Your spouse, family member or friend has some lab tests done and is anxious to get the results.
Coincidently you happen to work in the same healthcare system that he or she visits and can access their medical records. The family member or friend asks you to check if the lab results are back and gives you permission to view his or her records. What should you do?
My advice is DON’T DO IT! Even if the family member or friend has given you permission to look it up. HIPAA privacy and security rules clearly limit access to electronic protected health information (EPHI) to only those individuals that need the access to perform their job. So even if you are a doctor or a nurse and have access to EPHI, you are not allowed to access medical records of any person other than your
Most of the healthcare organizations require their employees to sign and attest in writing acknowledging the above EPHI access restrictions and failure to comply leads to a disciplinary action and even termination of employment. A recent case of a nurse fired from her job for accessing her husband’s lab results brings this matter to the forefront. In this case even though the nurse in question had her husband’s permission to view his record, as per HIPAA privacy and security laws, her employer had made her aware that she could only access those medical records that were a part of job responsibilities.
It may seem silly or absurd that the nurse in question lost her job over this and that punishment does not fit the crime. You may even view it as the law going too far, but the fact is that the HIPAA privacy and security laws are in place to protect people from accessing anyone else’s medical records. Sometimes a spouse may not want his/her partner to know about a sensitive medical condition. Patients themselves can ask for a copy of their personal health records from their healthcare provider if they so desire. There is no real need for anyone apart from your doctor or nurse to view your medical record.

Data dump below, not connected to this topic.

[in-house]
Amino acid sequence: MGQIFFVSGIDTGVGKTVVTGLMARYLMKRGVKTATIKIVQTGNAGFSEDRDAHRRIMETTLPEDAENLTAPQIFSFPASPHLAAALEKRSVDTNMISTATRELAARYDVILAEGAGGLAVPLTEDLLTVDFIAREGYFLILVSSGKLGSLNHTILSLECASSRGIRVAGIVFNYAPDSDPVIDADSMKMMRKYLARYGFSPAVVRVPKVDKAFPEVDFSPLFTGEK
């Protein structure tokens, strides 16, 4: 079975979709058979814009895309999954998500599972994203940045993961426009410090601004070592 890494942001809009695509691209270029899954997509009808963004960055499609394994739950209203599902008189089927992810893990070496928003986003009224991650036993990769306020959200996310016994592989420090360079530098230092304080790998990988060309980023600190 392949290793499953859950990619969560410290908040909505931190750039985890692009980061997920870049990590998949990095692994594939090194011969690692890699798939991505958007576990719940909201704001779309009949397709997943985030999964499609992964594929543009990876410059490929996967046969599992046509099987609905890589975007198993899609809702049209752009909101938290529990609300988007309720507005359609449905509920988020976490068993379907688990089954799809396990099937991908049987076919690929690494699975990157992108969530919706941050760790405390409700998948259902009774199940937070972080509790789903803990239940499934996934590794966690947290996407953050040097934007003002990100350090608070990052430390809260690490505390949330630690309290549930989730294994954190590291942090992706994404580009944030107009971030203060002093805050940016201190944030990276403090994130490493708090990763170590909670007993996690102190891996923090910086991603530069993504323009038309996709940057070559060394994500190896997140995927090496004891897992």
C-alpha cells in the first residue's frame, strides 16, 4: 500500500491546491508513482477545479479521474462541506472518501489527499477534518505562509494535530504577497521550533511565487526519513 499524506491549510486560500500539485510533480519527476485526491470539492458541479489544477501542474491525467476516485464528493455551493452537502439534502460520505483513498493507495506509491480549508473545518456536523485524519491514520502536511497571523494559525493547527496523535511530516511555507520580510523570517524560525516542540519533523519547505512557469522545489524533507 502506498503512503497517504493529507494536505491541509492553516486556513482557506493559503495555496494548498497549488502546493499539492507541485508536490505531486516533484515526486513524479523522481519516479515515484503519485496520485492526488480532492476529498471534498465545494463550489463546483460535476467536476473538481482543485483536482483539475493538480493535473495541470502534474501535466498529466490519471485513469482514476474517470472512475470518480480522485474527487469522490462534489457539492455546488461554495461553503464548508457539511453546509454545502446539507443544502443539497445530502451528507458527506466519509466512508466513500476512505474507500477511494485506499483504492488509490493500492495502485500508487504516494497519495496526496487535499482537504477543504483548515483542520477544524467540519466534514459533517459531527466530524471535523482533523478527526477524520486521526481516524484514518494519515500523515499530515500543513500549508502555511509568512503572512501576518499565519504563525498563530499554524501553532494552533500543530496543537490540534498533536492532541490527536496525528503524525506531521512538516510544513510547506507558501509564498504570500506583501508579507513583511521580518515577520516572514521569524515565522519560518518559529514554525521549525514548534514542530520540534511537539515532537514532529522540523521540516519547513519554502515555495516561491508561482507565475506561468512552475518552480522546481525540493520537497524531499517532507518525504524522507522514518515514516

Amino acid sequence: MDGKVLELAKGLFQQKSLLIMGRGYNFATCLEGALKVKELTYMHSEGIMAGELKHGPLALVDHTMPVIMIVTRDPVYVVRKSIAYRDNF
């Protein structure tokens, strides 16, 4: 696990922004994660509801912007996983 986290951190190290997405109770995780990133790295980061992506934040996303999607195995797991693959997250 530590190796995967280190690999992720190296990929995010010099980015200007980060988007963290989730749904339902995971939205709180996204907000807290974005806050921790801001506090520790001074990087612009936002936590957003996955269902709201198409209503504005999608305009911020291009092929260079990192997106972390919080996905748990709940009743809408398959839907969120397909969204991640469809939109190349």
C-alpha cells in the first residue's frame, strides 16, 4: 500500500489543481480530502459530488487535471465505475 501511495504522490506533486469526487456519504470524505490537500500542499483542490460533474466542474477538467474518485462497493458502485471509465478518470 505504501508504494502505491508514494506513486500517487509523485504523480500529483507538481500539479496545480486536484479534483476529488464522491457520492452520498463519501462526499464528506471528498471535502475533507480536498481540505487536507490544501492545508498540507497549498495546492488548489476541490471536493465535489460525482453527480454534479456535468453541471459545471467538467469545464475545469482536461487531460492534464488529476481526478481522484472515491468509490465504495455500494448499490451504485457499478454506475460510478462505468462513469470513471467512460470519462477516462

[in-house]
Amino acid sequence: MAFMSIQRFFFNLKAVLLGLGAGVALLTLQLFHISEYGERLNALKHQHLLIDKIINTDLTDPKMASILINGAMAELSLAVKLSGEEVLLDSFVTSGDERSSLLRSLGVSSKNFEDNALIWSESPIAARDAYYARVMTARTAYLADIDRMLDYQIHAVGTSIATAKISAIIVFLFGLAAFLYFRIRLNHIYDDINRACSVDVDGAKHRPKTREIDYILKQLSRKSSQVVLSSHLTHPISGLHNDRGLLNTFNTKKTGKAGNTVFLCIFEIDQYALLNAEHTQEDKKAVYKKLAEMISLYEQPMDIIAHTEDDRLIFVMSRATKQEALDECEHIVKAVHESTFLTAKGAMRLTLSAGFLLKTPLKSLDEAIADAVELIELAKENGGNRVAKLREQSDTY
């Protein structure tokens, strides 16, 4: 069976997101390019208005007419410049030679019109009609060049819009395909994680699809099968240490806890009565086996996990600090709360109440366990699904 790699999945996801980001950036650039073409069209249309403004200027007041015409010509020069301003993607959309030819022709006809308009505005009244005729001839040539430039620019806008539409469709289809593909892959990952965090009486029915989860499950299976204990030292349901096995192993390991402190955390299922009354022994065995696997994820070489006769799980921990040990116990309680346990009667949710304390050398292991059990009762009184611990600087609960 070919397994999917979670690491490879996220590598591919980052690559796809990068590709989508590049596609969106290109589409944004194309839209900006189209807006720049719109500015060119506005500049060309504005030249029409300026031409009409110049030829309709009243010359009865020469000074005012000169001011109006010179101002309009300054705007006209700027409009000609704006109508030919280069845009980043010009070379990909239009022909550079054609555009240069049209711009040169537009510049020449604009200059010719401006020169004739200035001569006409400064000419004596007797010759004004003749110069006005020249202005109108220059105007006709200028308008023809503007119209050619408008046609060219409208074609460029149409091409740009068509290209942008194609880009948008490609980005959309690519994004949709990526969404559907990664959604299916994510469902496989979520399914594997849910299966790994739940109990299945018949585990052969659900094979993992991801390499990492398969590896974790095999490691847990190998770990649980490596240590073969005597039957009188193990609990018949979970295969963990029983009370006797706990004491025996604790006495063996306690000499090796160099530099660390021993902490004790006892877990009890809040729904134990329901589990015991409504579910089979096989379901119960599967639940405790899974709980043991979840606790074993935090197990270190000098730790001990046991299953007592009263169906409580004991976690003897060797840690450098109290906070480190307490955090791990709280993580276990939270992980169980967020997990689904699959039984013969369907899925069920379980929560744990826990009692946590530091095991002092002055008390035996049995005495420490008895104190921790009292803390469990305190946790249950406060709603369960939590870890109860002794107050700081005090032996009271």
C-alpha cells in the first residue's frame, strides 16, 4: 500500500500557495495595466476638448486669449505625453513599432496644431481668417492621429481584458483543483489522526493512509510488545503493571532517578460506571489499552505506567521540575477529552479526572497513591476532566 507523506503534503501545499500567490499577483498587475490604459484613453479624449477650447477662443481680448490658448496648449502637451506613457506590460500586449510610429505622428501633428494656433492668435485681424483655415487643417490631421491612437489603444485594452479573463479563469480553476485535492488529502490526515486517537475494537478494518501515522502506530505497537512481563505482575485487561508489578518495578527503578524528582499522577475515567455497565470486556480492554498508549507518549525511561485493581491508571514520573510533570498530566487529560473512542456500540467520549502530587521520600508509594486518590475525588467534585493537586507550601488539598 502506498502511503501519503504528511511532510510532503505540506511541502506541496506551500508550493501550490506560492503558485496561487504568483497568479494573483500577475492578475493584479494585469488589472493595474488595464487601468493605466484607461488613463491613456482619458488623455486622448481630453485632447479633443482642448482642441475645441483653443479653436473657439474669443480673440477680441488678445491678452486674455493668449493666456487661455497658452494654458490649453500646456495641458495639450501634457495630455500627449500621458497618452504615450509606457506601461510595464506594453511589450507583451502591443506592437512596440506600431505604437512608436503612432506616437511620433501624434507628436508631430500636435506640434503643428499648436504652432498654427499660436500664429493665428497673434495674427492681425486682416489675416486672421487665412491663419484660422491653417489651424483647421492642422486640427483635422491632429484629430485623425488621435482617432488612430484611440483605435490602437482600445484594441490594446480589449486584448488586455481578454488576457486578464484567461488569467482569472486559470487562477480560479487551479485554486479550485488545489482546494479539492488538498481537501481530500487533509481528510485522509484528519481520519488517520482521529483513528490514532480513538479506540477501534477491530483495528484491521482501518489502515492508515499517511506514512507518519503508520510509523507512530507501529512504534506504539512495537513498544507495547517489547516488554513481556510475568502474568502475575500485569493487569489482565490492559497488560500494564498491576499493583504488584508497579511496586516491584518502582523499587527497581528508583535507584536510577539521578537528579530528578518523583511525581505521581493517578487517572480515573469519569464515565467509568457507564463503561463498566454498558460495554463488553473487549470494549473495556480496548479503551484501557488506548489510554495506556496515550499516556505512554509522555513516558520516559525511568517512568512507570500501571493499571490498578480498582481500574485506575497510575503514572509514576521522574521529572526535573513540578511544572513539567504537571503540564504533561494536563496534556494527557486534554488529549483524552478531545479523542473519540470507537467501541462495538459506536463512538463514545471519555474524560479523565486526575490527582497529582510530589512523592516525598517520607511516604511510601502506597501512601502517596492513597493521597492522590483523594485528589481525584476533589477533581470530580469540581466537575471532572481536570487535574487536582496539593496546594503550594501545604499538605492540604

Healthcare organizations are mandated under HIPAA privacy and security laws to take all appropriate measures to safeguard protected medical information. The Office of Civil Rights(OCR) has started audits of healthcare providers and there are severe penalties for non-compliance. All healthcare organizations are required to have well documented policies and procedures that clearly state the steps the organization has taken to secure the patient data. Having a well documented Sanction Policy is required under the administrative safeguards of the HIPAA security rule. It requires covered entities to:
“Apply appropriate sanctions against workforce members who fail to comply with the security policies and procedures of the covered entity.”
You may think that you are doing your spouse or friend a favor by looking up their lab results or other medical reports, but it is against the law if it is not a part of your job it may result in your employment termination. So DON’T DO IT!!